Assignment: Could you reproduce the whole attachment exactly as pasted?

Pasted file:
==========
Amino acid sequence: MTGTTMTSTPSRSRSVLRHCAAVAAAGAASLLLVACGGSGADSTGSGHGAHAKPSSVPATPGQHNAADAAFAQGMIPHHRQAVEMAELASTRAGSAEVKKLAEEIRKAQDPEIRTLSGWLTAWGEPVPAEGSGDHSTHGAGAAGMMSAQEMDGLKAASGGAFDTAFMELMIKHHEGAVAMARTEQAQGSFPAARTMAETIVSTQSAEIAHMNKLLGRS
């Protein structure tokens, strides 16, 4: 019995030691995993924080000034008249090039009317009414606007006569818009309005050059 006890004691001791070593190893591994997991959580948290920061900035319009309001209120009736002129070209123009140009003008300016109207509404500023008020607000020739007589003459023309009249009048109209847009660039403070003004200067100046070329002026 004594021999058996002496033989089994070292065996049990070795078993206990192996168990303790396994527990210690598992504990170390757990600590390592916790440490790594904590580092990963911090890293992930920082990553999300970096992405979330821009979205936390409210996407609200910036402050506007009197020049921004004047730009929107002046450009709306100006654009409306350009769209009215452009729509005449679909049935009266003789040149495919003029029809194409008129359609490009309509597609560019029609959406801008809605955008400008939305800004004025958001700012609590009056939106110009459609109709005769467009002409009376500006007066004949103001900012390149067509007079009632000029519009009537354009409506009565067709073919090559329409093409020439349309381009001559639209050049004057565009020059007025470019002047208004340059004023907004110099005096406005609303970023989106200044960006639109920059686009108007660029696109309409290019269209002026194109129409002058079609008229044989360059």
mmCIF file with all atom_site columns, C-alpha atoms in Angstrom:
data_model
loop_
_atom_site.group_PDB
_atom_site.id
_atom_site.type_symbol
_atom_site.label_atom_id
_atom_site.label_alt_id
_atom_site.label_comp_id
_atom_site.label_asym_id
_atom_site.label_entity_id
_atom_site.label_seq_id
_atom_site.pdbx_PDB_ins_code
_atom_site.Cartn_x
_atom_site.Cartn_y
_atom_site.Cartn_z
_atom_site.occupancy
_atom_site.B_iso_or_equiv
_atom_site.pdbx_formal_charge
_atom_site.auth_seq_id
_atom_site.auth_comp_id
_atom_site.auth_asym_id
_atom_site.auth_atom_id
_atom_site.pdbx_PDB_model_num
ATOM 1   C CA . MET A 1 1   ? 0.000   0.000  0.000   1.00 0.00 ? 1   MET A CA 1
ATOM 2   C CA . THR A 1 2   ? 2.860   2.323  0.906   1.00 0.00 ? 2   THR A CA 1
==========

Amino acid sequence: MTGTTMTSTPSRSRSVLRHCAAVAAAGAASLLLVACGGSGADSTGSGHGAHAKPSSVPATPGQHNAADAAFAQGMIPHHRQAVEMAELASTRAGSAEVKKLAEEIRKAQDPEIRTLSGWLTAWGEPVPAEGSGDHSTHGAGAAGMMSAQEMDGLKAASGGAFDTAFMELMIKHHEGAVAMARTEQAQGSFPAARTMAETIVSTQSAEIAHMNKLLGRS
């Protein structure tokens, strides 16, 4: 019995030691995993924080000034008249090039009317009414606007006569818009309005050059 006890004691001791070593190893591994997991959580948290920061900035319009309001209120009736002129070209123009140009003008300016109207509404500023008020607000020739007589003459023309009249009048109209847009660039403070003004200067100046070329002026 004594021999058996002496033989089994070292065996049990070795078993206990192996168990303790396994527990210690598992504990170390757990600590390592916790440490790594904590580092990963911090890293992930920082990553999300970096992405979330821009979205936390409210996407609200910036402050506007009197020049921004004047730009929107002046450009709306100006654009409306350009769209009215452009729509005449679909049935009266003789040149495919003029029809194409008129359609490009309509597609560019029609959406801008809605955008400008939305800004004025958001700012609590009056939106110009459609109709005769467009002409009376500006007066004949103001900012390149067509007079009632000029519009009537354009409506009565067709073919090559329409093409020439349309381009001559639209050049004057565009020059007025470019002047208004340059004023907004110099005096406005609303970023989106200044960006639109920059686009108007660029696109309409290019269209002026194109129409002058079609008229044989360059």
mmCIF file with all atom_site columns, C-alpha atoms in Angstrom:
data_model
loop_
_atom_site.group_PDB
_atom_site.id
_atom_site.type_symbol
_atom_site.label_atom_id
_atom_site.label_alt_id
_atom_site.label_comp_id
_atom_site.label_asym_id
_atom_site.label_entity_id
_atom_site.label_seq_id
_atom_site.pdbx_PDB_ins_code
_atom_site.Cartn_x
_atom_site.Cartn_y
_atom_site.Cartn_z
_atom_site.occupancy
_atom_site.B_iso_or_equiv
_atom_site.pdbx_formal_charge
_atom_site.auth_seq_id
_atom_site.auth_comp_id
_atom_site.auth_asym_id
_atom_site.auth_atom_id
_atom_site.pdbx_PDB_model_num
ATOM 1   C CA . MET A 1 1   ? 0.000   0.000  0.000   1.00 0.00 ? 1   MET A CA 1
ATOM 2   C CA . THR A 1 2   ? 2.860   2.323  0.906   1.00 0.00 ? 2   THR A CA 1